From Middle English sodeyn, sodain, from Anglo-Norman sodein, from Old French sodain, subdain (“immediate, sudden”), from Vulgar Latin *subitānus (“sudden”), from Latin subitāneus (“sudden”), from subitus (“sudden", literally, "that which has come stealthily”), originally the past participle of subīre (“to come or go stealthily”), from sub (“under”) + īre (“go”).
- Happening quickly and with little or no warning.
- 1552, The Boke of Common Prayer [etc.], The Letanie:
- From lightninges and tempeſtes, from plage, peſtilence, and famine, from battayle and murther, and from ſodayn death. / Good lord deliver us.
- 1913, Joseph C. Lincoln, chapter 1, in Mr. Pratt's Patients:
- I stumbled along through the young pines and huckleberry bushes. Pretty soon I struck into a sort of path that, I cal'lated, might lead to the road I was hunting for. It twisted and turned, and, the first thing I knew, made a sudden bend around a bunch of bayberry scrub and opened out into a big clear space like a lawn.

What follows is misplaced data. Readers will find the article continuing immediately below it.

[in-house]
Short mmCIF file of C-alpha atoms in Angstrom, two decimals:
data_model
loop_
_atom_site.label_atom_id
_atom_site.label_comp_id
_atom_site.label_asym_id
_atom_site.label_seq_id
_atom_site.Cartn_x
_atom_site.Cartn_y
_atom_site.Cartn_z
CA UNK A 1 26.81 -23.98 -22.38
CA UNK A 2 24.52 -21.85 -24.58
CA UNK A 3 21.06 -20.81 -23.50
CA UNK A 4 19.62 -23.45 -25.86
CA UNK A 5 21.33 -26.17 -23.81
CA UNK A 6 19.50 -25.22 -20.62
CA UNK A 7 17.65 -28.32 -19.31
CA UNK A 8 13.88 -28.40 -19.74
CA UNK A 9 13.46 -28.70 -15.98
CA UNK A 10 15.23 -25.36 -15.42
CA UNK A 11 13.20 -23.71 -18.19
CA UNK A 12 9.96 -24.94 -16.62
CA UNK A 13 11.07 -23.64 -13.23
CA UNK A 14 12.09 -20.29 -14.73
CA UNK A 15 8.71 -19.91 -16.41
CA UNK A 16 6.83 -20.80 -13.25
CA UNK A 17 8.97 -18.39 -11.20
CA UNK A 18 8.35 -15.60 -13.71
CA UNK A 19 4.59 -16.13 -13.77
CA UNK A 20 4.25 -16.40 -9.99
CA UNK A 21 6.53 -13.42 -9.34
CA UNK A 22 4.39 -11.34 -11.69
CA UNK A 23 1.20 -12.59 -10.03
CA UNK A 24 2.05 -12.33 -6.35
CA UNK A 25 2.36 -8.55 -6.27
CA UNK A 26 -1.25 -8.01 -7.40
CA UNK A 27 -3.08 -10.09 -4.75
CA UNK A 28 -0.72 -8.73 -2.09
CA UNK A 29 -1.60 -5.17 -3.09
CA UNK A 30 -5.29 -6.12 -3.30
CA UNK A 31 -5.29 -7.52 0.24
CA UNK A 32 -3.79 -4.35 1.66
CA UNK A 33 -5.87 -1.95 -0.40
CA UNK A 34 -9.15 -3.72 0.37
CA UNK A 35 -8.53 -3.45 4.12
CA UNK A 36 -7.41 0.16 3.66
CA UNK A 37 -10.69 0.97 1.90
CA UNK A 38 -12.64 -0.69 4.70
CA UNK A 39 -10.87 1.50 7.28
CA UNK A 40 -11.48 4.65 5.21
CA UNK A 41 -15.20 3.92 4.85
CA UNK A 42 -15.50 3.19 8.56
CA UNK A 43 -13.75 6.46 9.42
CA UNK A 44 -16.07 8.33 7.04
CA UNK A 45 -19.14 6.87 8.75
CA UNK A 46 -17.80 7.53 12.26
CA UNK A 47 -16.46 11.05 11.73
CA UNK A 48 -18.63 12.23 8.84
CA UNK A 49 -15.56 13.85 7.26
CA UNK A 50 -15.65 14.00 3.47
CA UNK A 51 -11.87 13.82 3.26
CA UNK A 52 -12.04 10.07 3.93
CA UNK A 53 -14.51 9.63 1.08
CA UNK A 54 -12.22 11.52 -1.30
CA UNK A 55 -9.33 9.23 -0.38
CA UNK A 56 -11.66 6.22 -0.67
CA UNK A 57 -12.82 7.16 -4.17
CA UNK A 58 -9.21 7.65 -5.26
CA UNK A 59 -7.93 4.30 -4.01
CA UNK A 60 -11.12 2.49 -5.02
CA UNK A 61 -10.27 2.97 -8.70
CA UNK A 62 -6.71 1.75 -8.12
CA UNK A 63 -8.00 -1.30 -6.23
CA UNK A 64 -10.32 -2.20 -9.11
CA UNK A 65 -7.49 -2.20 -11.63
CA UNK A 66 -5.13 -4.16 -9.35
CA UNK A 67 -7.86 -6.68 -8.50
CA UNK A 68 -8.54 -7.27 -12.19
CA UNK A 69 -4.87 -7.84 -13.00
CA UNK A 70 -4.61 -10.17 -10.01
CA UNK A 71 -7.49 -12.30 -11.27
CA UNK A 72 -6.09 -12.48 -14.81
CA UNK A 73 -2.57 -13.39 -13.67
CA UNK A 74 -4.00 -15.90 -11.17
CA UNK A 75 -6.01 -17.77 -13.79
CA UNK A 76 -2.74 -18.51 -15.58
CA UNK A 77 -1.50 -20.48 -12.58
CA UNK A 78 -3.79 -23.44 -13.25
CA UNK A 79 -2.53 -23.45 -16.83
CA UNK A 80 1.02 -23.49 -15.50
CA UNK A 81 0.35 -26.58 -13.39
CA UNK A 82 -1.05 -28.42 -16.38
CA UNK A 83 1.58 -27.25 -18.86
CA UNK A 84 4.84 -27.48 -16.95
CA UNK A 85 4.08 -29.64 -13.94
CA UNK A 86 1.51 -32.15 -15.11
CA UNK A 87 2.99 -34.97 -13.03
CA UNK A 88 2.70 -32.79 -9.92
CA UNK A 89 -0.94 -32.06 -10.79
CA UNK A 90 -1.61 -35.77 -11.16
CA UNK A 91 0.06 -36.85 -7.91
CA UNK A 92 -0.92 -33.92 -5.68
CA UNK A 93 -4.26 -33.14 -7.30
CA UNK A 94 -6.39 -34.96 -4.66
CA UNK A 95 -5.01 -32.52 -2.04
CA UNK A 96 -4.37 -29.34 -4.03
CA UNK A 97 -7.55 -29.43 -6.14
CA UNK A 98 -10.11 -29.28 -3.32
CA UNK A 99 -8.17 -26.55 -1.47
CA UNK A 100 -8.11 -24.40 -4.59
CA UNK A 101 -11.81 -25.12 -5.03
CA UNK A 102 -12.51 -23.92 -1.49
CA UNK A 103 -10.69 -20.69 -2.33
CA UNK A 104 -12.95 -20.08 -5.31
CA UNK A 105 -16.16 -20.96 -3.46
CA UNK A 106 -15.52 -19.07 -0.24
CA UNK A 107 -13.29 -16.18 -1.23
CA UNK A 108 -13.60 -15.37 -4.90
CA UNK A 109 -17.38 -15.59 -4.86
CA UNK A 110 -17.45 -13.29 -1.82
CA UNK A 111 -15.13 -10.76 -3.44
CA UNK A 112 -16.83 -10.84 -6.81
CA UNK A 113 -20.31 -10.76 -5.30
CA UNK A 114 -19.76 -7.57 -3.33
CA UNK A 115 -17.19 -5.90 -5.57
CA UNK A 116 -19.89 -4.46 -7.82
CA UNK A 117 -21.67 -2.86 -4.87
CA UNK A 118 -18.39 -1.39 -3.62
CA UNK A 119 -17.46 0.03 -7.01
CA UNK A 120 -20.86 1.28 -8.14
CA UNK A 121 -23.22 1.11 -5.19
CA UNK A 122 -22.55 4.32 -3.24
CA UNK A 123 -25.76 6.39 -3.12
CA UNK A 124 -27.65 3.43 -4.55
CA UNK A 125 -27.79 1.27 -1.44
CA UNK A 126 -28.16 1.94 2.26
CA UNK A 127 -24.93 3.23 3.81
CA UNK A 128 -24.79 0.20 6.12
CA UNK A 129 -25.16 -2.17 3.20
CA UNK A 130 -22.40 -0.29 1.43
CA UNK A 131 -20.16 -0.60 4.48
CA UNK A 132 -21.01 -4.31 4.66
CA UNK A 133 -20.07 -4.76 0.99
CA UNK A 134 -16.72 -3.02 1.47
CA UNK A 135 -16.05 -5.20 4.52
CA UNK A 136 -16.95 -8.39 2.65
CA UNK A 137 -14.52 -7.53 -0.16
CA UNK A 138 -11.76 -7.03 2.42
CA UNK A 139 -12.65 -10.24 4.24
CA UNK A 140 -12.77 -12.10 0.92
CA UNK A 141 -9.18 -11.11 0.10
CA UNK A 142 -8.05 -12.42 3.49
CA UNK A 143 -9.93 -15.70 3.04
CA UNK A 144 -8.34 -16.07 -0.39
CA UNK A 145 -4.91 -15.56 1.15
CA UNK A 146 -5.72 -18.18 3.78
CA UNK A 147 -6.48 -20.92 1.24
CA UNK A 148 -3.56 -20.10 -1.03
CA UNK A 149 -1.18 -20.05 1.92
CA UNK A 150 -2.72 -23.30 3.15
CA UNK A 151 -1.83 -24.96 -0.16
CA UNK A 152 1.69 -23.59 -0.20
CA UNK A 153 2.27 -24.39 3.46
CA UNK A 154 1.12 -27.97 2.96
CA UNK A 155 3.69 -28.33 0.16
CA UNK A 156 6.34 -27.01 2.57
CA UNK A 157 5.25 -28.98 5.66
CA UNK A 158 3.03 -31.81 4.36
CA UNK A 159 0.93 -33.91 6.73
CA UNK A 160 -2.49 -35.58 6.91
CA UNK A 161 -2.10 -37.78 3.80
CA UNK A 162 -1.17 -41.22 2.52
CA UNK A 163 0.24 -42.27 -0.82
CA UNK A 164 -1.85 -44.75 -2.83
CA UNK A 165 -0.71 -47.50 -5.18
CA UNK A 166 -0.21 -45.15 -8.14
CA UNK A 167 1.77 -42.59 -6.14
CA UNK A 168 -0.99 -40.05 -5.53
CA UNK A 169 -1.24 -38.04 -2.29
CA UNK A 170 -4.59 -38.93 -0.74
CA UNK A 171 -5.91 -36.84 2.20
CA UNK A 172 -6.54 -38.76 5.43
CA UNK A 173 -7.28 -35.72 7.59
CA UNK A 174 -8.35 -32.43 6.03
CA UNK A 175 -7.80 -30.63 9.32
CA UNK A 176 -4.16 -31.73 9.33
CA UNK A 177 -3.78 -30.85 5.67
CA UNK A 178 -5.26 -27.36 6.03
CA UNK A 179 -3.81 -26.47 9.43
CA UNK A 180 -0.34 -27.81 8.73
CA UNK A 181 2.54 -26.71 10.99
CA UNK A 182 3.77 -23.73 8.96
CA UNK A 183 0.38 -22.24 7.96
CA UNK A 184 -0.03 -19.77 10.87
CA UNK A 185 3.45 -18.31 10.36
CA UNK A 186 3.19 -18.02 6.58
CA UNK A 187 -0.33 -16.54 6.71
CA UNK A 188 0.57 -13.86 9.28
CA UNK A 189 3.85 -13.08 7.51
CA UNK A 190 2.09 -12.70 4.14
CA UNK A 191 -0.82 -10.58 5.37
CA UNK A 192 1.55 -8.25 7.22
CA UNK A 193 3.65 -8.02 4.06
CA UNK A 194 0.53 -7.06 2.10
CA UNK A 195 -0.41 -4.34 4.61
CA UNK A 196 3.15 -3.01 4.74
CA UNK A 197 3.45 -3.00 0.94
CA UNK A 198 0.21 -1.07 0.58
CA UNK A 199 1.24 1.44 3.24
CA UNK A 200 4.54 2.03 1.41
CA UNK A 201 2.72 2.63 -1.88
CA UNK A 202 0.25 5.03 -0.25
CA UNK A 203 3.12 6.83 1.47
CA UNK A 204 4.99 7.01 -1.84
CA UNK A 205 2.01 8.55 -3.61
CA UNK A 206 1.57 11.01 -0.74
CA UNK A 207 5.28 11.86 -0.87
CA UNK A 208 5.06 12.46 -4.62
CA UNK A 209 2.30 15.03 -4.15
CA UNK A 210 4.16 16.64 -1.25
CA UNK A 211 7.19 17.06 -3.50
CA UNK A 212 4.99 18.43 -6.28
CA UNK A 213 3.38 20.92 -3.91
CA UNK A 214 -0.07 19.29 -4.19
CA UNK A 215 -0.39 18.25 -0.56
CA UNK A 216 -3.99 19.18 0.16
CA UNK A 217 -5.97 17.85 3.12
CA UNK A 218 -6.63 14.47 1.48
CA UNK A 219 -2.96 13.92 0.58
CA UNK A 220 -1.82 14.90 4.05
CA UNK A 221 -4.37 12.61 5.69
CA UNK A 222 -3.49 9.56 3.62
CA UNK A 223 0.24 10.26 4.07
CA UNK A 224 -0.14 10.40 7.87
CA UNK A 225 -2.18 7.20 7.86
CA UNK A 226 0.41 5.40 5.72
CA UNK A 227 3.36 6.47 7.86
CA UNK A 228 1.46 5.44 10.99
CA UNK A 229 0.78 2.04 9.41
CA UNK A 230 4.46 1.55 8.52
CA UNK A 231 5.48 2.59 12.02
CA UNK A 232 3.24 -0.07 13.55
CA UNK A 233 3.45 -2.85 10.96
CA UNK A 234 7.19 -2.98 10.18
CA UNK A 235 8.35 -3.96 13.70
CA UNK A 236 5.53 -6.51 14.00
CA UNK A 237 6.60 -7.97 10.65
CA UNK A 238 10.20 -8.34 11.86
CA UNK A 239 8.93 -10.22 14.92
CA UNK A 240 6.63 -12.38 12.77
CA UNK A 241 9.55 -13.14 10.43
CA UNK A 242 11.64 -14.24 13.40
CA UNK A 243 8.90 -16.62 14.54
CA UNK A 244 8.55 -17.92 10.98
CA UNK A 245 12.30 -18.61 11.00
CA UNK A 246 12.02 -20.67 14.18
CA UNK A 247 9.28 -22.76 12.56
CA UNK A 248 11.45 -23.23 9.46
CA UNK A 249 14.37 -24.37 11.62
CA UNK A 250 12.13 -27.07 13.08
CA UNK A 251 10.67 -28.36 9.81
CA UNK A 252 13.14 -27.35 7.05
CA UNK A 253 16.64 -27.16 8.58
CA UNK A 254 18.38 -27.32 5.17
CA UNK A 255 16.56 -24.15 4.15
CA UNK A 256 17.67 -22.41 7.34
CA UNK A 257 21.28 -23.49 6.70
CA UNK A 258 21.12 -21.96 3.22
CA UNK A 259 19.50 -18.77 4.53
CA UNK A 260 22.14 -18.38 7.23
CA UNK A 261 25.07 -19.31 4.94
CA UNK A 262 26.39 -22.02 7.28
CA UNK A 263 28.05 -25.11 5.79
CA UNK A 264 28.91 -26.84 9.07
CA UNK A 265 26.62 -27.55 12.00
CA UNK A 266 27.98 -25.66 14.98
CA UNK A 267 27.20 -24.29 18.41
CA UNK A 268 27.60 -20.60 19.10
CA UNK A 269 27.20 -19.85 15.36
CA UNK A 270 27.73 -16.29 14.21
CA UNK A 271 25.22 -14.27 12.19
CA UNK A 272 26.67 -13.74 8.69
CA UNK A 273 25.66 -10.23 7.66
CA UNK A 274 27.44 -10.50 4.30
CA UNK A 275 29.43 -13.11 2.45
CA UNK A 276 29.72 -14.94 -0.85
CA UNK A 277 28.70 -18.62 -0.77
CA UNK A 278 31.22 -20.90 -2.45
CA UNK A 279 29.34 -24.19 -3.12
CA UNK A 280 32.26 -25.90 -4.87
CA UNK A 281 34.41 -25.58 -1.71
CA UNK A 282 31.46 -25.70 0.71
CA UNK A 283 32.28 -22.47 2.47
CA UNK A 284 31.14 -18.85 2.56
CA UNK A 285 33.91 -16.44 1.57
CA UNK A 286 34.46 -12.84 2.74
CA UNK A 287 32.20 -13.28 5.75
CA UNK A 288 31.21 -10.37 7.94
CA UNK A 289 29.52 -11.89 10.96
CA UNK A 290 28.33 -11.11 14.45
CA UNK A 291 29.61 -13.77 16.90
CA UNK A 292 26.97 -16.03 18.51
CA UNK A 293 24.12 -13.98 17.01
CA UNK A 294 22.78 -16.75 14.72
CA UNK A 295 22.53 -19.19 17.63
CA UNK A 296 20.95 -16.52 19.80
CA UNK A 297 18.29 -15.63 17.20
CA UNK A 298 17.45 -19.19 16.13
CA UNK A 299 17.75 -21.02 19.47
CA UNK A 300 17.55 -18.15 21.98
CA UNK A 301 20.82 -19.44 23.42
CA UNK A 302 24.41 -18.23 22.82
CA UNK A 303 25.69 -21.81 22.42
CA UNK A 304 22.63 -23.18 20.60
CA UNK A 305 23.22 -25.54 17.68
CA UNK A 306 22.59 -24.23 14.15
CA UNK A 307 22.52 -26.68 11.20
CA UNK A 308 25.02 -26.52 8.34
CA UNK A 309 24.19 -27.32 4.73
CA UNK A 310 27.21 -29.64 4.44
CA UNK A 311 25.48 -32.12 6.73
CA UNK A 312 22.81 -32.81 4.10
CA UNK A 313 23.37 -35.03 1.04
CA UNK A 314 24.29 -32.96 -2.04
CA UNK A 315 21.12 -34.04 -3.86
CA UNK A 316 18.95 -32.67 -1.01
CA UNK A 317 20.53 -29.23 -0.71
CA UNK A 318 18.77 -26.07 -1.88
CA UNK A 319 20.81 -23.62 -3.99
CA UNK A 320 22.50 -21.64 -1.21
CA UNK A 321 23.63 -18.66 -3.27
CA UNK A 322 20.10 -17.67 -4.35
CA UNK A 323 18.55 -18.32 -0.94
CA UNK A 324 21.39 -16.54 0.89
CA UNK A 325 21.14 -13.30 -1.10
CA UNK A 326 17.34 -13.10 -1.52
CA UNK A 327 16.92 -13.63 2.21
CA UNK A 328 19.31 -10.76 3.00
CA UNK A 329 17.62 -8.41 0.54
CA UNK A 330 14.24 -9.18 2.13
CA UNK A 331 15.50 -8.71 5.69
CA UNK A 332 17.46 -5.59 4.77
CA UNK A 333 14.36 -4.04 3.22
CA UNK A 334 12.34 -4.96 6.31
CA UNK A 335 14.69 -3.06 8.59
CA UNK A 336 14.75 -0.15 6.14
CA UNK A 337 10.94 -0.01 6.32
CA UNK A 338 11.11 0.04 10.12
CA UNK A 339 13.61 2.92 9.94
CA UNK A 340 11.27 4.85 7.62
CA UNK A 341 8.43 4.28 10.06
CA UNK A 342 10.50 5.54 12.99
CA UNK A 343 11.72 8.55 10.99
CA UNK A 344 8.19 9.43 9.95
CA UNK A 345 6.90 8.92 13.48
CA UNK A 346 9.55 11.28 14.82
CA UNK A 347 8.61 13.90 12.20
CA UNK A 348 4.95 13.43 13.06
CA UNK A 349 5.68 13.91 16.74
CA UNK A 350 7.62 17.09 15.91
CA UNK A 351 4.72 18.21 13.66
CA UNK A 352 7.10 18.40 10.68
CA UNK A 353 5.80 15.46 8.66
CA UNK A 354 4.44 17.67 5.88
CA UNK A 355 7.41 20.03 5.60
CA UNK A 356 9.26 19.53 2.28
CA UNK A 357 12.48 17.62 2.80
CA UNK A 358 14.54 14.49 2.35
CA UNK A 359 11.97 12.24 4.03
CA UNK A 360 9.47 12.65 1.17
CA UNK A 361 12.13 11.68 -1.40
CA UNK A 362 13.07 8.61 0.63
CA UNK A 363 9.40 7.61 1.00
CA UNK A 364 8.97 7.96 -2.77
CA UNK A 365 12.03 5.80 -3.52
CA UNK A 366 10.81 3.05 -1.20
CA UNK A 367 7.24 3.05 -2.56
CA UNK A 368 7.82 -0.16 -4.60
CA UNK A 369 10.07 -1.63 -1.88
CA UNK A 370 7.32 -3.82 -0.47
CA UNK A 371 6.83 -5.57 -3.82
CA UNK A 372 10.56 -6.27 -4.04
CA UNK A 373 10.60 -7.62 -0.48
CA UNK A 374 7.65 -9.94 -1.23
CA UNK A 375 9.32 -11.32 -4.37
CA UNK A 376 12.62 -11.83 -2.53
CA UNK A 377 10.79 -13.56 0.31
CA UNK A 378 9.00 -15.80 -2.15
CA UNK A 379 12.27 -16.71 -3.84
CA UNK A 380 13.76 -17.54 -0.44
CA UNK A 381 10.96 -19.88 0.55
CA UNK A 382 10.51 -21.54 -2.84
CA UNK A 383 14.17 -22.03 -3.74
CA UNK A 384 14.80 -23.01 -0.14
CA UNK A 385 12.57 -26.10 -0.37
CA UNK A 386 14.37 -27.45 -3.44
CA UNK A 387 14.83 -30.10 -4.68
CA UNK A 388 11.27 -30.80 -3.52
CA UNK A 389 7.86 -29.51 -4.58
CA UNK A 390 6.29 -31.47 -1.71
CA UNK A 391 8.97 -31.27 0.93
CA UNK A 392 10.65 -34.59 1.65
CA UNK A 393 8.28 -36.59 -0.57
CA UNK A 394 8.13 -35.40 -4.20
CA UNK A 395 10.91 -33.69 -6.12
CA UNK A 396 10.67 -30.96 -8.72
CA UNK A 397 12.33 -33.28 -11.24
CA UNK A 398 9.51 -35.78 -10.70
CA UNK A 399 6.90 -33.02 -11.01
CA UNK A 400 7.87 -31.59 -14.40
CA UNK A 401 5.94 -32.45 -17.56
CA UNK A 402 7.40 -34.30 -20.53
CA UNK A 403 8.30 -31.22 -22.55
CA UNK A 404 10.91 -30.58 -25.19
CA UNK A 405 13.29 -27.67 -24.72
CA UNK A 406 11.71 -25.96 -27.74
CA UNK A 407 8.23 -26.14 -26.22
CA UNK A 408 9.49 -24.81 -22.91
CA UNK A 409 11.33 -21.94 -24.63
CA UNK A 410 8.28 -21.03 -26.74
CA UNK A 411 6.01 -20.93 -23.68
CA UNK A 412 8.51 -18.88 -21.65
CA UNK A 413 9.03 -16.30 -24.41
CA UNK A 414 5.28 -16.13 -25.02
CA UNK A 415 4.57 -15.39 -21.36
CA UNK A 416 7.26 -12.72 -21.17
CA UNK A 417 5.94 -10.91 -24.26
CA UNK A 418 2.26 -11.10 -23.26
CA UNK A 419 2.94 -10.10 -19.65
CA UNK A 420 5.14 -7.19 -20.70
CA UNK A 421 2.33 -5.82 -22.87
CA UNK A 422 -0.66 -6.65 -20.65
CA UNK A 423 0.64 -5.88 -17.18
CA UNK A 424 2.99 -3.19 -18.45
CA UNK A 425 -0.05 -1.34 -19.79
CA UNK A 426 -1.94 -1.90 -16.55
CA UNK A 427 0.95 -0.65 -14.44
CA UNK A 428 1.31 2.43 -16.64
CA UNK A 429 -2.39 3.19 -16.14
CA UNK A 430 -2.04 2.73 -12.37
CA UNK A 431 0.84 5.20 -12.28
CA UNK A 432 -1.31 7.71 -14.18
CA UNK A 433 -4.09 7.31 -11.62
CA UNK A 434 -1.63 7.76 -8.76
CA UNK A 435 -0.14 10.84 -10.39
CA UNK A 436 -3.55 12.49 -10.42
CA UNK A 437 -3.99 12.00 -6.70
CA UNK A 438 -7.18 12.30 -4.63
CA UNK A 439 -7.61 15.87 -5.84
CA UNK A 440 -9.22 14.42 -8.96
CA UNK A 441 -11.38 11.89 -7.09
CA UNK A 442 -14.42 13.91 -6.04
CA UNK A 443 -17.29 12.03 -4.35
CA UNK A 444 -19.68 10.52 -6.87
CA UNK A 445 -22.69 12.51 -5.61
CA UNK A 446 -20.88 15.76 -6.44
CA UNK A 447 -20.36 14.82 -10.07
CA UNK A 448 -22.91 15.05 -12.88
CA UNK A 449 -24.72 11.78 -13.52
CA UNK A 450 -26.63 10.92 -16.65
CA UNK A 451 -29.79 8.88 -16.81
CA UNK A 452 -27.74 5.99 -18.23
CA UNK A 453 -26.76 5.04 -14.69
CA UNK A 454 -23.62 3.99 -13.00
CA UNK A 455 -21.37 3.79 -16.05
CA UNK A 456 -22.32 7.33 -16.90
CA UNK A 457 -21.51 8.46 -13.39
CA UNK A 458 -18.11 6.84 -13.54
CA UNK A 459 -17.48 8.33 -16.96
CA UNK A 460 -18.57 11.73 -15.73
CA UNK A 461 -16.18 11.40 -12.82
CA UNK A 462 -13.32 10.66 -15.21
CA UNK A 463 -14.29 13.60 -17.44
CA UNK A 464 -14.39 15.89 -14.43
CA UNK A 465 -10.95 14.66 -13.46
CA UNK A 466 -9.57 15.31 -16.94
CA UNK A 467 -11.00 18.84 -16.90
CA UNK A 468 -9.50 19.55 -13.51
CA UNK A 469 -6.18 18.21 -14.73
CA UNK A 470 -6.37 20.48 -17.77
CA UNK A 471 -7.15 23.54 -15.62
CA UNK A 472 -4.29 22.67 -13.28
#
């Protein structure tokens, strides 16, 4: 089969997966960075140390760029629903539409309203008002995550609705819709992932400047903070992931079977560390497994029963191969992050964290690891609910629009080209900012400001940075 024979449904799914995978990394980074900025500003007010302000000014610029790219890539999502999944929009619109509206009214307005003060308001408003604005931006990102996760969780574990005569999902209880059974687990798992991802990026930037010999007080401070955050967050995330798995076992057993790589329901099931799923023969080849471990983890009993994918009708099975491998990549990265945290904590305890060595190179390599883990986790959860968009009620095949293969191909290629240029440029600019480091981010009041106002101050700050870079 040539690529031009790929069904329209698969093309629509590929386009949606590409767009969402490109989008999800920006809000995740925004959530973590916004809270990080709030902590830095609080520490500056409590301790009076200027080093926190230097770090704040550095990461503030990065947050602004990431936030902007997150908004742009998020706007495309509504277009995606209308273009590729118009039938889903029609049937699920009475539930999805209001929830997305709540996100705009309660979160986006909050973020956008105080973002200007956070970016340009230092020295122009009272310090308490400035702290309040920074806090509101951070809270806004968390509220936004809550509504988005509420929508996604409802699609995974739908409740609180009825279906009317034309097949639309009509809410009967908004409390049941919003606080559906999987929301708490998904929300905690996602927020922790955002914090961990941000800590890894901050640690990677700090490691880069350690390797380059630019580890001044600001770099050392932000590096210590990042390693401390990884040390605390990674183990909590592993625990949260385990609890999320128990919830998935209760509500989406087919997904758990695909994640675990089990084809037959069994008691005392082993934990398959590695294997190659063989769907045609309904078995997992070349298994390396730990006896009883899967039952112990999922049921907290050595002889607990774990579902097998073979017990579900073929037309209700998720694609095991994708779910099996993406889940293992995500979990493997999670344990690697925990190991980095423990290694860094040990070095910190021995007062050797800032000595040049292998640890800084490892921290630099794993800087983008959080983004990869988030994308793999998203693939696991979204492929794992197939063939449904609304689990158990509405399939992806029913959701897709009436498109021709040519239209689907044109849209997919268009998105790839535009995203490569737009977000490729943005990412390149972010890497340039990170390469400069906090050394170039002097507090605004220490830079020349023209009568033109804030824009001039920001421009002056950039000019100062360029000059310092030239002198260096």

- The sudden drop in temperature left everyone cold and confused.
- (obsolete) Hastily prepared or employed; quick; rapid.
- (obsolete) Hasty; violent; rash; precipitate.
sudden (plural suddens)
- (obsolete) An unexpected occurrence; a surprise.